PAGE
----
DURHAM – Big tech companies like Amazon and Google are only now beginning to test drone delivery services worldwide. But they’re late to the game.

For years now, criminals have been using drones to deliver contraband over prison walls. It’s a worldwide concern, and North Carolina isn’t immune, either.

“It’s been sporadic for our facilities, but obviously even a single incident is too many for us,” Loris Sutton, chief of security for the North Carolina state prison system, said in a statement.

However, that could soon change.

Engineers at Duke University have teamed up with the North Carolina Department of Public Safety to develop a system monitoring the walls of the state’s prisons, with an app interface included.

Deterring unwanted drones

Enter Mary “Missy” Cummings, professor of electrical and computer engineering at Duke. As one of the Navy’s first female fighter pilots and a doctorate in human-computer system interaction, flying drones is her specialty.

In 2017, she received a National Science Foundation grant in partnership with landscape architects at Clemson University to develop an affordable and aesthetic system for deterring unwanted drones.

Mary Missy Cummings Duke Engineering (This work is licensed under a Creative Commons International License.)

Mary Missy Cummings Duke Engineering (This work is licensed under a Creative Commons International License.)

Working together with her team of students, Cummings has developed an alerting system that uses microphones and thermal cameras to detect unwanted drones and the people flying them.

Meanwhile, their colleagues at Clemson have built a synthetic “bird’s nest” the size of a hawk’s nest to camouflage the associated equipment.

The team will be beta testing the system with the Town of Cary later this summer, and eventually with Duke Gardens. If the initial results are promising, Sutton said she hopes the emerging system might be able to extend to monitoring the walls of North Carolina’s prisons.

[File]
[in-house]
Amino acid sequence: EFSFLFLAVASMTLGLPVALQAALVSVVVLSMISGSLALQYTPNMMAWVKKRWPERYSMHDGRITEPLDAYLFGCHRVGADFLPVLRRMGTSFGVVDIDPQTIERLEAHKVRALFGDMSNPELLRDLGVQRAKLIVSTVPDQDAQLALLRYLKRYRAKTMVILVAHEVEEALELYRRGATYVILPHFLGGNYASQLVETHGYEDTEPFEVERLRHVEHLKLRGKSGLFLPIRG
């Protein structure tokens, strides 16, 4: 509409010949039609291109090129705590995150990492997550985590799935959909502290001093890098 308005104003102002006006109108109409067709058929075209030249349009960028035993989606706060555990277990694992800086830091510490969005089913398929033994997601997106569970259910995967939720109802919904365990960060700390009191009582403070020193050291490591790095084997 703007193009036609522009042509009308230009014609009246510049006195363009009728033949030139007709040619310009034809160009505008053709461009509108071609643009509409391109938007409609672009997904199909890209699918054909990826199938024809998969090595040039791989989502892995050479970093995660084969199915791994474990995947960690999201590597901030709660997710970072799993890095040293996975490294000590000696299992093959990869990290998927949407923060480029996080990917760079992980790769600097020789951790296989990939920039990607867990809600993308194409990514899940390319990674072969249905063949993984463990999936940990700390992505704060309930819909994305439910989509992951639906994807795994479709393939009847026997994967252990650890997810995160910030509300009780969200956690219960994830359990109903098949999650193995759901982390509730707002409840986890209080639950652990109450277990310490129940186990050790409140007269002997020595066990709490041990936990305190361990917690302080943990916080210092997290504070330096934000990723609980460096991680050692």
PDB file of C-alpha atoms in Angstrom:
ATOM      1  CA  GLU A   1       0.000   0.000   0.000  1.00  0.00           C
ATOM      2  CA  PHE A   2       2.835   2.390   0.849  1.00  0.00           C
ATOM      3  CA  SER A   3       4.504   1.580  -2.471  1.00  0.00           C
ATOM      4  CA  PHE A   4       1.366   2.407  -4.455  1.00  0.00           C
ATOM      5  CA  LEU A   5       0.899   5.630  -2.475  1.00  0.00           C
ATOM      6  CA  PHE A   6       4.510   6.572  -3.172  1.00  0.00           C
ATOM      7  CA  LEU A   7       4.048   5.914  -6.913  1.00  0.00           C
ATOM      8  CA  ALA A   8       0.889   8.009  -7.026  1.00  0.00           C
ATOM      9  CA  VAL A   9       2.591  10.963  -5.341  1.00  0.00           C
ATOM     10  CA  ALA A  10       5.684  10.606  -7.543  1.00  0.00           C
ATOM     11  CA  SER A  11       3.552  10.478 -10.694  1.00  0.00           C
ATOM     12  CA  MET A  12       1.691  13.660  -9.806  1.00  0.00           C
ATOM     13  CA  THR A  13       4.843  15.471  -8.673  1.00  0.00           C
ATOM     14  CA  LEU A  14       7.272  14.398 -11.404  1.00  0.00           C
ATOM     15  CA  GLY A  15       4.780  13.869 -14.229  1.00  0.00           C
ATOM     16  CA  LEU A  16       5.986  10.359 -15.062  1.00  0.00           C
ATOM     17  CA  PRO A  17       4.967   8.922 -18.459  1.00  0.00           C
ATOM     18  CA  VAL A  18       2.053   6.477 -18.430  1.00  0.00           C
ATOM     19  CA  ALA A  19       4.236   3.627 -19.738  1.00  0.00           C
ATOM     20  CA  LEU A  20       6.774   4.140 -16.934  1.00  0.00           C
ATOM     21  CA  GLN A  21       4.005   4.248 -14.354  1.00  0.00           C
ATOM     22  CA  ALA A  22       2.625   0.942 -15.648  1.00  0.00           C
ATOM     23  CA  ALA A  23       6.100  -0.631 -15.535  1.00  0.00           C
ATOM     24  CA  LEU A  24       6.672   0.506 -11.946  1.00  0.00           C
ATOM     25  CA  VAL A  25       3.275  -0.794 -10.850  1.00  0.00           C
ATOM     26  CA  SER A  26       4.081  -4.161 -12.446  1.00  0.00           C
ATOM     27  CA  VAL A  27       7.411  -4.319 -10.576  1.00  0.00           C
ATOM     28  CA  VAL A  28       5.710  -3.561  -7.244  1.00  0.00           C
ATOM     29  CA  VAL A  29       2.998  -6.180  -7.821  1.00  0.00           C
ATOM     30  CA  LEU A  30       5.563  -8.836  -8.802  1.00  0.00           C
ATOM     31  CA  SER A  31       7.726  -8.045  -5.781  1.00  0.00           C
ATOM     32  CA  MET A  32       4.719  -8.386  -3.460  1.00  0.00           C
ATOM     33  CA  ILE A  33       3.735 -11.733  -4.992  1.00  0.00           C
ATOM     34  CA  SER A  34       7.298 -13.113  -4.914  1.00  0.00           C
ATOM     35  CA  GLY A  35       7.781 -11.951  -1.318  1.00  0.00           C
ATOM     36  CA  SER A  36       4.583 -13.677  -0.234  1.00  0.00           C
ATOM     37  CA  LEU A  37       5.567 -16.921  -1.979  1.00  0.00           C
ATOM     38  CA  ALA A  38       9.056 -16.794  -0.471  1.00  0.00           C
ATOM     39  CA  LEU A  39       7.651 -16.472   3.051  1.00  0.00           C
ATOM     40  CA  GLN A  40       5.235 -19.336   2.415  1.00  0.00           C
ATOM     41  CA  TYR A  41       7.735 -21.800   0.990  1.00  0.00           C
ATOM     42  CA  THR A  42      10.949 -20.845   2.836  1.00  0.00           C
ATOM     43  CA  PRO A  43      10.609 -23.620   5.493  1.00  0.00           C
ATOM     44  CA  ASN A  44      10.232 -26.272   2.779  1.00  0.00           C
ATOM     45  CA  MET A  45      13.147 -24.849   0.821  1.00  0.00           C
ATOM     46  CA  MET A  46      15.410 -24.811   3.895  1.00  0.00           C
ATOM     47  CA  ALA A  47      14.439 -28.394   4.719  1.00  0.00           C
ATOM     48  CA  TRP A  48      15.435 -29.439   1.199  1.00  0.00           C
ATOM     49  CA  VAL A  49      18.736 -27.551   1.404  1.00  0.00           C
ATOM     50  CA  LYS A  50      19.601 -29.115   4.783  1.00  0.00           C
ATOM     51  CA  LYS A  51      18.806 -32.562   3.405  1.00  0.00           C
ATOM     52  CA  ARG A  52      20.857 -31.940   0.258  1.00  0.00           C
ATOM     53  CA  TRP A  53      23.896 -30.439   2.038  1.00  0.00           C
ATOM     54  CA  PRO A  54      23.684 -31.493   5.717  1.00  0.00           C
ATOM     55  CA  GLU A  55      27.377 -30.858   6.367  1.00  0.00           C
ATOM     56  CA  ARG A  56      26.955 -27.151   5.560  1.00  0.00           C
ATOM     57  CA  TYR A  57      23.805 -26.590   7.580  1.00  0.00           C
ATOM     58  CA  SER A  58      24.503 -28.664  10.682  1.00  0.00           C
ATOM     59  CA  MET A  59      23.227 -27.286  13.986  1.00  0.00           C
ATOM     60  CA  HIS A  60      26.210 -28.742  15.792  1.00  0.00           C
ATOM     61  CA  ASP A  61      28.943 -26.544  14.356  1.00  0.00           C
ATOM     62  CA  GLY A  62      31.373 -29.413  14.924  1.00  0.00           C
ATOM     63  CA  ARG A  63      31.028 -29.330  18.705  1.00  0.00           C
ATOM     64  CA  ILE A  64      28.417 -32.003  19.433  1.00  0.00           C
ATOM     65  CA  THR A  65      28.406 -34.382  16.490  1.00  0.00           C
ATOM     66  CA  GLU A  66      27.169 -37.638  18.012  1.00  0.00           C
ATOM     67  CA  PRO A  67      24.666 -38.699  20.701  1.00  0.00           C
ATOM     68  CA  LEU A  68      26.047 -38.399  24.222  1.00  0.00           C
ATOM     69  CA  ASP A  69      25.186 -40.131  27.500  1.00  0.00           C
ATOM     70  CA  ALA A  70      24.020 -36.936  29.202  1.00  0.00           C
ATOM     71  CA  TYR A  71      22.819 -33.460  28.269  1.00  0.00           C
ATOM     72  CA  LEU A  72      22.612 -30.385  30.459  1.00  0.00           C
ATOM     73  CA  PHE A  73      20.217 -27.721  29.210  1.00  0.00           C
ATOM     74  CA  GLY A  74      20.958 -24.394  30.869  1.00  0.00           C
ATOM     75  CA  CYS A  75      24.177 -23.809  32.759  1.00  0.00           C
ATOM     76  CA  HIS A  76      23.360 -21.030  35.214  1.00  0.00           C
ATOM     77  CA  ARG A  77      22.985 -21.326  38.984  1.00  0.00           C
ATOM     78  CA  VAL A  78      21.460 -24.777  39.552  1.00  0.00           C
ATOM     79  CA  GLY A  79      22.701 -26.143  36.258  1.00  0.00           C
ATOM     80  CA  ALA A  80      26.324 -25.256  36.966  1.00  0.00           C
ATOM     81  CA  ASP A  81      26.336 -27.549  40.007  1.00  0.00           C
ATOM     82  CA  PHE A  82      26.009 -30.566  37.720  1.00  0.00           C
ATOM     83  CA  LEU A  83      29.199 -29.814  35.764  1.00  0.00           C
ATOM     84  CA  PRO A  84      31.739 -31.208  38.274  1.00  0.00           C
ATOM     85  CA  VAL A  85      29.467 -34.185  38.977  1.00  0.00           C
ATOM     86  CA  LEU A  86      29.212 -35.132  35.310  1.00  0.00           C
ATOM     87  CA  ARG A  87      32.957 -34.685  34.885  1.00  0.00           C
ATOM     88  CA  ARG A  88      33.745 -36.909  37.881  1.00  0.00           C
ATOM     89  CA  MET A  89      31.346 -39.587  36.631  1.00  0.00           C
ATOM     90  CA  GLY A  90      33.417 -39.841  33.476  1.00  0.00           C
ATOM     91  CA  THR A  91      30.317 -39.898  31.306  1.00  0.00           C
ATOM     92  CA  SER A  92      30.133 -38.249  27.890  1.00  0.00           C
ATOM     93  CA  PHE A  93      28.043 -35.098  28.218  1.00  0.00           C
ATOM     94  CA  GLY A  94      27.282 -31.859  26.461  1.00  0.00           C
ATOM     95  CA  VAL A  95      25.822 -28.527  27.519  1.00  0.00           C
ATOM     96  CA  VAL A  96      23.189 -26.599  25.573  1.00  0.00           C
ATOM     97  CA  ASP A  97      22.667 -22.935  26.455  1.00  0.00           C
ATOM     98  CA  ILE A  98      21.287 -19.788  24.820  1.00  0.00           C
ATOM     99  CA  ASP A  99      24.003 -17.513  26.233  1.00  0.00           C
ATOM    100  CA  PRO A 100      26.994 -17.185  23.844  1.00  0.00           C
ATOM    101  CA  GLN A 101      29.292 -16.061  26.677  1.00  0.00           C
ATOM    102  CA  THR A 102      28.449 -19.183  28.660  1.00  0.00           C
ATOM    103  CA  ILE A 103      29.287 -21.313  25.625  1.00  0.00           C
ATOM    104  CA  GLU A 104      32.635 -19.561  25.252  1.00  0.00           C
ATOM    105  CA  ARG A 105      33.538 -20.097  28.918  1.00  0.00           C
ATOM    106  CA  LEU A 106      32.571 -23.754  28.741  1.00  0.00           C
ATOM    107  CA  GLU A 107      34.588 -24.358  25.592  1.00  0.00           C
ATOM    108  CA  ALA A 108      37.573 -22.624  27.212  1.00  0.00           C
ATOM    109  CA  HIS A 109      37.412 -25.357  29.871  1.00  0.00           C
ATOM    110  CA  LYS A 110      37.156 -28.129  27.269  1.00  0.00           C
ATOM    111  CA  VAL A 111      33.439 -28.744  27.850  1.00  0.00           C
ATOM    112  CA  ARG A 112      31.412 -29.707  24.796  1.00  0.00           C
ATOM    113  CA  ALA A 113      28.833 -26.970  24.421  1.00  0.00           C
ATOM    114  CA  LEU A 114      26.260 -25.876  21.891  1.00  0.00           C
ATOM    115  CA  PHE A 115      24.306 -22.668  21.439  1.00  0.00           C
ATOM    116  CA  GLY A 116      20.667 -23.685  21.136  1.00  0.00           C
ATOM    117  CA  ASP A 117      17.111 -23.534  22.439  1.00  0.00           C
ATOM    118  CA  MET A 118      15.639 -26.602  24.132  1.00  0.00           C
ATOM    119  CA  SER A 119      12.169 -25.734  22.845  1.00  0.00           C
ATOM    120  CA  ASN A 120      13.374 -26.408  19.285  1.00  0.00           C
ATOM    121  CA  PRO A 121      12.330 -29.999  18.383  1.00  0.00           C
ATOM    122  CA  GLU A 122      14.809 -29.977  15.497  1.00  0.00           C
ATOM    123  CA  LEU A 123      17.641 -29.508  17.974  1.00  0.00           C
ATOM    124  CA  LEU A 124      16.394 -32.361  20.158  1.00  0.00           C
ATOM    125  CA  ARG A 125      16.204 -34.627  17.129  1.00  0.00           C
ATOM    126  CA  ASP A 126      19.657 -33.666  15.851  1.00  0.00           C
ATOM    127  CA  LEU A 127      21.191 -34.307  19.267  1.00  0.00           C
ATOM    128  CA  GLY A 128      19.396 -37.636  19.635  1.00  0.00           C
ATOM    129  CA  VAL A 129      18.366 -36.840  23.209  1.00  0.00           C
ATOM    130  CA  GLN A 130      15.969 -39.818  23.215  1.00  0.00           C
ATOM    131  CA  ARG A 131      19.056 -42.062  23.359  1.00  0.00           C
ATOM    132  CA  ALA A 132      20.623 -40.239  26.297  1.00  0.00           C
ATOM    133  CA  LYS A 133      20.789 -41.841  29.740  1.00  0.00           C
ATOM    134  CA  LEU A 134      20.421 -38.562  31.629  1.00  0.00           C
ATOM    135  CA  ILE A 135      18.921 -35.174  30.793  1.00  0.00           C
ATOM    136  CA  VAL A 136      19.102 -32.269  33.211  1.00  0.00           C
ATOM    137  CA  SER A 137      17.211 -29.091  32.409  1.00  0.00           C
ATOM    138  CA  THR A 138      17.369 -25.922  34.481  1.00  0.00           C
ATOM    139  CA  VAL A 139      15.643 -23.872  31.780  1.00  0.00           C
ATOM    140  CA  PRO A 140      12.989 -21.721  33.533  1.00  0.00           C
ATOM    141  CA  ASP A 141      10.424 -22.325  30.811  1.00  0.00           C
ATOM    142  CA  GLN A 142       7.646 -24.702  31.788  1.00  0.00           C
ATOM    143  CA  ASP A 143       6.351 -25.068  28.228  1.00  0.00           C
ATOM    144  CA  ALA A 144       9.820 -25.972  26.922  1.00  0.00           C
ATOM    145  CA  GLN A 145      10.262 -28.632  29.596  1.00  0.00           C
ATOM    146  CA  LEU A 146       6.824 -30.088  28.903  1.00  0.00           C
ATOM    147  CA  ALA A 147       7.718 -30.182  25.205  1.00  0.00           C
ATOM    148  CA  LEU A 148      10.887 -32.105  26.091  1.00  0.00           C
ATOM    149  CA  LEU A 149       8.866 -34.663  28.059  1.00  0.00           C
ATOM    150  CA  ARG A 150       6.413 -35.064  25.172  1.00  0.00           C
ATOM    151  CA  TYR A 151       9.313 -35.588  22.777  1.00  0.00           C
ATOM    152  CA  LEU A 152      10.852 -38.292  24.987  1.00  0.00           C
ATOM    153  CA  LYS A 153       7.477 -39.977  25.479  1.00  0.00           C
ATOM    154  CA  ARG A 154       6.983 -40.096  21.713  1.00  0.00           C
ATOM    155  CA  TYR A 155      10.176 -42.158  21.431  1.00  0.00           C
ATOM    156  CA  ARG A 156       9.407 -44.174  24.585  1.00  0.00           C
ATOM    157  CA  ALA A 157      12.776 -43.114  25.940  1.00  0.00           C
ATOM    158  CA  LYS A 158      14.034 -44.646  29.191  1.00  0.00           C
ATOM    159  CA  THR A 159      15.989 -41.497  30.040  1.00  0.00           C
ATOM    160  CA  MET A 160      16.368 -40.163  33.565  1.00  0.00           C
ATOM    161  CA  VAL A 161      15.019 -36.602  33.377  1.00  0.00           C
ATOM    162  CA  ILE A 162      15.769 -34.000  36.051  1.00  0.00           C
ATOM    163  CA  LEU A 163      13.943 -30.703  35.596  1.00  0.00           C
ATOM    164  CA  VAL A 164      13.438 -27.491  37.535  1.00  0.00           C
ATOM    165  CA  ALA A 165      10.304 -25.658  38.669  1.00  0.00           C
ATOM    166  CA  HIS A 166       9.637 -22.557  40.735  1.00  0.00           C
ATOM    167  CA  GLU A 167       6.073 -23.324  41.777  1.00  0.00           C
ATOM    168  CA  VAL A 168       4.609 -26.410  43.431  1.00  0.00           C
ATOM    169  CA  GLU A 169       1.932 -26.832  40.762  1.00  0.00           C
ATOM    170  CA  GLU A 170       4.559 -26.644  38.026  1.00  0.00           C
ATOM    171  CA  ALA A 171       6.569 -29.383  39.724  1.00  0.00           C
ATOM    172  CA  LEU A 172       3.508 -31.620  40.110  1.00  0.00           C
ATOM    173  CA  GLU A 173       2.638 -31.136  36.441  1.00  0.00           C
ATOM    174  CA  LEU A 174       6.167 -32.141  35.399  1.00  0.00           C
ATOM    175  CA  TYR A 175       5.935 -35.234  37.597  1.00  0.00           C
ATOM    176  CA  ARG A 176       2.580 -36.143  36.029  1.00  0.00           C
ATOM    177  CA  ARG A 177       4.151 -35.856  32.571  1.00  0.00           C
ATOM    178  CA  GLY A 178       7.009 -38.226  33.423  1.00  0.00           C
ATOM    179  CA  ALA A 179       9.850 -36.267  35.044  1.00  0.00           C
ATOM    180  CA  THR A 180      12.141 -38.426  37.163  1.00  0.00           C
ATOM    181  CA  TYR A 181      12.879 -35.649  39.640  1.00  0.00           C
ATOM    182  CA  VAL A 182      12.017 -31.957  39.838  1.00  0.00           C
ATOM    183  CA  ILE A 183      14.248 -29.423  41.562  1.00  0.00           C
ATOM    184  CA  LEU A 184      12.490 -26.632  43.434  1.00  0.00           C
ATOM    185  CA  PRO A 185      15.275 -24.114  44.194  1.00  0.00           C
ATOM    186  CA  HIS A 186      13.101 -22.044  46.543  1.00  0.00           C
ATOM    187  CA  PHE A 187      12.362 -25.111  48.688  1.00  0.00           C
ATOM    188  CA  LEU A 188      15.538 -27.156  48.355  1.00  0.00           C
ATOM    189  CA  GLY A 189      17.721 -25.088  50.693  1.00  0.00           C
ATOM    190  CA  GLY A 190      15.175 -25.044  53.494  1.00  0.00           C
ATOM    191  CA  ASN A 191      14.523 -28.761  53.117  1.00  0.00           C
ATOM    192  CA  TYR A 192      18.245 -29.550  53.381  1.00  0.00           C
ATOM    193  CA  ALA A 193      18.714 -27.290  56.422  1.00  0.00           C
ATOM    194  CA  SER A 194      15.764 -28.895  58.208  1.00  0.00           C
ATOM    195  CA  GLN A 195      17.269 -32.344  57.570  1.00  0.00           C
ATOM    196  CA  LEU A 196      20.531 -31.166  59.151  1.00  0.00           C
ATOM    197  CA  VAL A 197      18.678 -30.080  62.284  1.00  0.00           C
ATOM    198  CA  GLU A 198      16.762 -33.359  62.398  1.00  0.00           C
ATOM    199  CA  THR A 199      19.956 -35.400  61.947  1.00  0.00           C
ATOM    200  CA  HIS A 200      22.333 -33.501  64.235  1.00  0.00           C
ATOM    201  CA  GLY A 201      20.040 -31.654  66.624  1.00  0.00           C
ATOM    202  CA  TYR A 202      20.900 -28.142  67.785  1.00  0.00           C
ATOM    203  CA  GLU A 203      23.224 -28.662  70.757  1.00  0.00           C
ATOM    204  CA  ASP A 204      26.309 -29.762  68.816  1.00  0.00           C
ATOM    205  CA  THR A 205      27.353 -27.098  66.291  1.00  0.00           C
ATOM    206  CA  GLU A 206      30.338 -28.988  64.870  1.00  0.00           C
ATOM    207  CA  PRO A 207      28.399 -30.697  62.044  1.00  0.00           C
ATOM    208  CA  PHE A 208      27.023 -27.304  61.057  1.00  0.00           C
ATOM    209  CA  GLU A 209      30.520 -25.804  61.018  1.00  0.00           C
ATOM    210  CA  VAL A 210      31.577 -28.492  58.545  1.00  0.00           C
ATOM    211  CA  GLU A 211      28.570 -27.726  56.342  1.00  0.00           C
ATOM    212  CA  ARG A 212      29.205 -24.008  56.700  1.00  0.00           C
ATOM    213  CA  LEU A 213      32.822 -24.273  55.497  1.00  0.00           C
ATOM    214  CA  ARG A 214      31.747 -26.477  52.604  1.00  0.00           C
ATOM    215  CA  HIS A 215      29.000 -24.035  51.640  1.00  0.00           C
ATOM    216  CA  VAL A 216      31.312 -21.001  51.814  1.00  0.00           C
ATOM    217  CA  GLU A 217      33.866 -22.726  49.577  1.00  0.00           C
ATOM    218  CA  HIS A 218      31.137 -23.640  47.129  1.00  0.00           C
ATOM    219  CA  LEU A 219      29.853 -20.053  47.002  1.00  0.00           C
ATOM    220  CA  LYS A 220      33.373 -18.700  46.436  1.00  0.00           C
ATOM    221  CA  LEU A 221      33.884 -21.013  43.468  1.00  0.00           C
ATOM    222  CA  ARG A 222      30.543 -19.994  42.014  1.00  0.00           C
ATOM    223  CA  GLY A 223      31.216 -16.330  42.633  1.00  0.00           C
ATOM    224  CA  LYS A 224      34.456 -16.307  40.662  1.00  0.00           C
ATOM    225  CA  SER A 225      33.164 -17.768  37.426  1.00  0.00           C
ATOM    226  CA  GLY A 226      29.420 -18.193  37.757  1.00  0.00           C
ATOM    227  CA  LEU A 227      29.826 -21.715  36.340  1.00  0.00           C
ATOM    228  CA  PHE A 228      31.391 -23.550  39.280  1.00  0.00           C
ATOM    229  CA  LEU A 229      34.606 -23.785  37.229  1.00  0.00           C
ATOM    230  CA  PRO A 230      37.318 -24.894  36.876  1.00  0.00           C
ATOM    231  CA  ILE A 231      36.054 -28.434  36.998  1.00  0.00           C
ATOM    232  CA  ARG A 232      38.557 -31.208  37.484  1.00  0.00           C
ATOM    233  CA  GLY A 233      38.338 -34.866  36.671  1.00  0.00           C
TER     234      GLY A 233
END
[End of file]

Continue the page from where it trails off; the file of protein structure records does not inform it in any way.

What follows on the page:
New app interface

By all accounts, it likely could.

Chunge Wang, a Duke undergraduate student majoring in computer science, has already created a new app interface for the equipment that is tailored to the needs of prisons, dubbed Prison Reconnaissance Information System (PRIS).

In its current form, the hardware consists of a microphone connected to a Raspberry Pi — a simple, inexpensive computer board originally developed to teach basic programming — a data server and a smart phone, costing less than $1,000 total.

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The Raspberry Pi is loaded with a machine-learning algorithm that constantly processes the data collected from the microphone to isolate the sounds a drone makes from background noise. When it detects the buzzing whir of a drone’s propellers, it sends a notification to an app loaded on smart phones carried by the prison’s security personnel.

“The app displays the information in a visually dynamic way in real-time, using different symbols overlaid on a map view of the prison,” explained Wang in a release.

“The goal is for the users to be able to quickly understand where and how far away the potential threat is, how confident the system is that it’s actually a drone, and what’s most likely to happen next.”

Real-world environment

Eager to test PRIS out in a real-world environment, Cummings, Wang and their team recently visited one of North Carolina’s more remote prison facilities, Dan River Prison Work Farm in Caswell County.

The group spent several hours collecting data and actually seeing how well the system was able to collect data and display it through the app.

“We’re still trying to figure out some problems with false alarms caused by helicopters and weed eaters, both of which show up at prisons from time to time,” said Cummings.

“But when we tested at a local airport, we were excited to see that we could filter out flying airplanes. We did have some trouble with airplanes that were taxiing, but you’re not very likely to run into those at a prison.”

So far, the reviews have been positive.

“The work the team has done so far has been terrific,” said Sutton. “I’m excited about the possible outcomes of the project and look forward to the day that they can produce a finished product for us.”

Wang is presenting his research this month at the American Institute of Aeronautics and Astronautics (AIAA) AVIATION Forum, the premier aviation conference in the nation. After a summer of testing, if the technology performs well, the team will look into commercializing it.

“This low-cost, easy-to-use technology has the potential to put early warning drone detection capability into the hands of managers of small public venues and prison wardens, which substantially benefits public safety,” said Cummings.

“This project demonstrates what can be achieved through excellence in research and engineering, as well as strong partnerships with a local community that has pressing needs.”

This work is supported by the National Science Foundation and the North Carolina Department of Public Safety.